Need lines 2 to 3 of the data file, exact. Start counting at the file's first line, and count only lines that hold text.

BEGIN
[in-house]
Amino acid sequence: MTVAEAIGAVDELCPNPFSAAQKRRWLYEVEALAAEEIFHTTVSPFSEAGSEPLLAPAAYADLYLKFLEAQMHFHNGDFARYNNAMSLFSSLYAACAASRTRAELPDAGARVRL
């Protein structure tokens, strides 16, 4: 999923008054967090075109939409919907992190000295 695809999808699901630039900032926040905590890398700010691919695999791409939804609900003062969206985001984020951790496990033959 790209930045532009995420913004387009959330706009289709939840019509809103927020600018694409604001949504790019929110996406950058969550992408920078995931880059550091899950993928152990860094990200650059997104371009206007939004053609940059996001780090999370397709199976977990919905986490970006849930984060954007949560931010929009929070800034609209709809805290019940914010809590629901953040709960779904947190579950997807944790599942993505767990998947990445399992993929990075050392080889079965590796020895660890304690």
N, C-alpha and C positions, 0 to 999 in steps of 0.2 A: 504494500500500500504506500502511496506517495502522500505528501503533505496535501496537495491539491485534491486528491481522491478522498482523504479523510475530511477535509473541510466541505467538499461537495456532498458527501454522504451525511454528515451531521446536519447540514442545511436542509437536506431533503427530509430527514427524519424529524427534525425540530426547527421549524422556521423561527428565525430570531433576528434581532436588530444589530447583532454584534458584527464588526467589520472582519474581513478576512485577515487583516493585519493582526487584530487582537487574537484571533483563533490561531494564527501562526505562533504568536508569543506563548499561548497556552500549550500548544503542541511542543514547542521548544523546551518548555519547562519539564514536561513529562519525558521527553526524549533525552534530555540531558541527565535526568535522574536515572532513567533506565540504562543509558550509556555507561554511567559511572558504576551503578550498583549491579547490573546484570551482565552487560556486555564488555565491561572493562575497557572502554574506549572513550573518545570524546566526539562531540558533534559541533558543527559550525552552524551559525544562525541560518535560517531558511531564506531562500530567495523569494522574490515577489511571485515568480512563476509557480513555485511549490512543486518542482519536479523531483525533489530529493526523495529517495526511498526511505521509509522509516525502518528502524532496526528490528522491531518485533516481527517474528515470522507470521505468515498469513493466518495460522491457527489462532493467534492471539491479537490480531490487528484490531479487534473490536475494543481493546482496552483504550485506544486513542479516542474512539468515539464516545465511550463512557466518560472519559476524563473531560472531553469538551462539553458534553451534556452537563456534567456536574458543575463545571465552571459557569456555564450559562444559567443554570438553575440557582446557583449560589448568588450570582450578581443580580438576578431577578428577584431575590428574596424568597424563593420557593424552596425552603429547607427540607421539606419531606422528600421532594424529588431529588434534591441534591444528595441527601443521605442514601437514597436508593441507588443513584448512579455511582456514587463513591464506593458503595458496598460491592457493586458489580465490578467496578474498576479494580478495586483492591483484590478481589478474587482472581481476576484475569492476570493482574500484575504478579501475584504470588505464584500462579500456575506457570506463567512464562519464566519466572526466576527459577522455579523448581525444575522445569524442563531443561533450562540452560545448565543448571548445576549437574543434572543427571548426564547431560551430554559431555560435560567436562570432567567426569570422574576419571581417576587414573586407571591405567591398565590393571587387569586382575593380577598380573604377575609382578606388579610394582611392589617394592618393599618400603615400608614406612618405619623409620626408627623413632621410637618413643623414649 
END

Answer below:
Amino acid sequence: MTVAEAIGAVDELCPNPFSAAQKRRWLYEVEALAAEEIFHTTVSPFSEAGSEPLLAPAAYADLYLKFLEAQMHFHNGDFARYNNAMSLFSSLYAACAASRTRAELPDAGARVRL
């Protein structure tokens, strides 16, 4: 999923008054967090075109939409919907992190000295 695809999808699901630039900032926040905590890398700010691919695999791409939804609900003062969206985001984020951790496990033959 790209930045532009995420913004387009959330706009289709939840019509809103927020600018694409604001949504790019929110996406950058969550992408920078995931880059550091899950993928152990860094990200650059997104371009206007939004053609940059996001780090999370397709199976977990919905986490970006849930984060954007949560931010929009929070800034609209709809805290019940914010809590629901953040709960779904947190579950997807944790599942993505767990998947990445399992993929990075050392080889079965590796020895660890304690």